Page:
Now I am alone. I just boarded the high speed train that brings me from Beijing to the 1200 kms afar Xi’an in only 5 hours (hint for VR in Finland: for approximately 70 Euros non-student price, and yes, did you see the distance?), and it feels like an airplane. Next to me there’s a dad sitting with his little girl on his lap, they share the seat, and then an unrelated woman. No Santi.
The plan had been to go to Datong by sleeper train, arrive at 5 am in the morning and spend the day there, then the next evening around 11 pm continue to Pingyao by sleeper train, arrive at 6 am and spend the day there, and then continue around 10 pm to Huashan by sleeper train (and, guess what, arrive at 7 am and spend the day there). On that evening, by then it would have been Thursday, we would have continued the remaining 130 kms to Xi’an. Now it is Monday, I am alone, and everything is different.
When we woke up, Santi didn’t feel well. He couldn’t really grasp what it was, but it got worse and he without further ado decided to cancel the entire trip we had planned for the past months, and fly home. Even though he recommended me to do the same, as in China, communication is a challenge, and 4 eyes see more information than 2, this was totally out of question for me. I did adjust this stress-schedule, though. Now I’ll skip the first three stops, go to Xi’an directly, and stay there the next 4 days.
While Simón, Zaira and I ran through the Forbidden City to at least cover another fraction of Beijing’s must-sees, after a slow morning with hostel-, train- and flight rescheduling, Tanja and Santi went to the hospital to make sure he doesn’t have anything serious. Luckily, he didn’t, and the others could take their flights back home. Santi will follow them on Thursday. And I, I am alone now. My biggest fear is that no one will talk to me for the next ten days; if I don’t get any social interaction, I might become unhappy and die. Like a plant. But by booking the hostels recommended in the Lonely Planet I think I made sure to meet nice people – so far, you could follow the trace of this travel guide by the familiar faces in the hostels along the Transmongolian route.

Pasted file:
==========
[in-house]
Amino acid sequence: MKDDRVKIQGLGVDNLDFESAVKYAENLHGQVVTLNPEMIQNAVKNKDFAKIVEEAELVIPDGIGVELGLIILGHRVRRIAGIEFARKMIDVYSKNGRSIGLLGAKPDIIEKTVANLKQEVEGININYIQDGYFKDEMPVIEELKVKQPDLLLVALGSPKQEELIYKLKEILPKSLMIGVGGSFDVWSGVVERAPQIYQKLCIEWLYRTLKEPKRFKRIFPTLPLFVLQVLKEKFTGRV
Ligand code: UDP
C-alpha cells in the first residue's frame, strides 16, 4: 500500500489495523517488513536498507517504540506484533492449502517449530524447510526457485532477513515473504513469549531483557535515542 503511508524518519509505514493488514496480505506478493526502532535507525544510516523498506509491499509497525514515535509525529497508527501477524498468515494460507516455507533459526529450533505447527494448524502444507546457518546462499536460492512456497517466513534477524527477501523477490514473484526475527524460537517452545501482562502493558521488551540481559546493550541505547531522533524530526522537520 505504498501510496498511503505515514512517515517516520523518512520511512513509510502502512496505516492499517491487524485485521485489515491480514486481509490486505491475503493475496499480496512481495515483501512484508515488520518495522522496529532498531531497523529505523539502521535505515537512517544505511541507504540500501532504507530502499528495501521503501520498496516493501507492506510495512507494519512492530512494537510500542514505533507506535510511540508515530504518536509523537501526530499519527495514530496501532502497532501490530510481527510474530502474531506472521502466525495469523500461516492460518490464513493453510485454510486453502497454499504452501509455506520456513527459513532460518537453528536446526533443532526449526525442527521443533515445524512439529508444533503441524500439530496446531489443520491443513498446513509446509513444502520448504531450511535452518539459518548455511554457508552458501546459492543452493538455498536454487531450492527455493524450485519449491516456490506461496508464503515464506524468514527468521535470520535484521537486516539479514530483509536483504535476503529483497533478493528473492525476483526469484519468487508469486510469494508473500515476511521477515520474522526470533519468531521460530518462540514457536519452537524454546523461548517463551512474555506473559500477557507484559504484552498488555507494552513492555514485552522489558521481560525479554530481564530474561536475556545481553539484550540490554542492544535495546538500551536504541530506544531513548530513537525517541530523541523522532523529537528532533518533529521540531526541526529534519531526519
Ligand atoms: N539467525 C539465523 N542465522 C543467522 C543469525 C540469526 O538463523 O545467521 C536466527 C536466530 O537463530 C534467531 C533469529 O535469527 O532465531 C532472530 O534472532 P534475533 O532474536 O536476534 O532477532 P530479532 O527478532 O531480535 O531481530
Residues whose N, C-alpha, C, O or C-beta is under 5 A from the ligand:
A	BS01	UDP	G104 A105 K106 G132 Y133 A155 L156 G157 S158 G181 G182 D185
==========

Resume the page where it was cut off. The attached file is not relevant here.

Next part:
My biggest challenge is as always to find what I need at the train station I arrive, with 15 kilos pressing on my neck (damn cheap backpack) – this time it’s an ATM. I need money to pay for the hostel. And a taxi, because this morning I didn’t have time to find descriptions for how to get to the hostel, before we had to leave the apartment and thus the internet. And then we spent all our remaining time in the Forbidden City, so I didn’t manage to get to an ATM in Beijing before having to board the train. I ran all the way to the exit of the exit of the City, and then to the metro, and then to the train station, and I arrived all sweaty 10 minutes before the train left. I hereby apologize to my seat-neighbors for my smell (but the dad had a terrible breath, so I think we are even, and his daughter didn’t seem to mind either of it). So after an entire round trip through all floors of the station without any luck, I do what all travel guides warn you of, and take one of the scam taxis, some private people waiting for tourists next to the taxi line to drive them all around the city to then charge you double the price from what you agreed on.
Following the guy to his car somewhere in the darkness of the parking garage, explaining the address and that I need to stop at an ATM, I end up in front of a car that already contains one passenger. I am a bit suspicious, two guys, one woman, is that clever to enter? But I have not much choice, so I do it nevertheless. Instead of planning my rape and death mutually, the other guy helps me with the “taxi” driver, who has already forgotten the address again. The guy is from Turkey, but lives and studies in China and speaks a bit of Chinese. He says he’ll make sure I won’t be charged any extra. I do end up at an ATM, and at my hostel, not having to pay anymore, and all in one piece and alive. They even walk me halfway through the street to make sure it’s the right address I got delivered to – by night, it looks a bit shady here. But there are a lot of hostels in that street, and again my initial suspicion was for no good reason.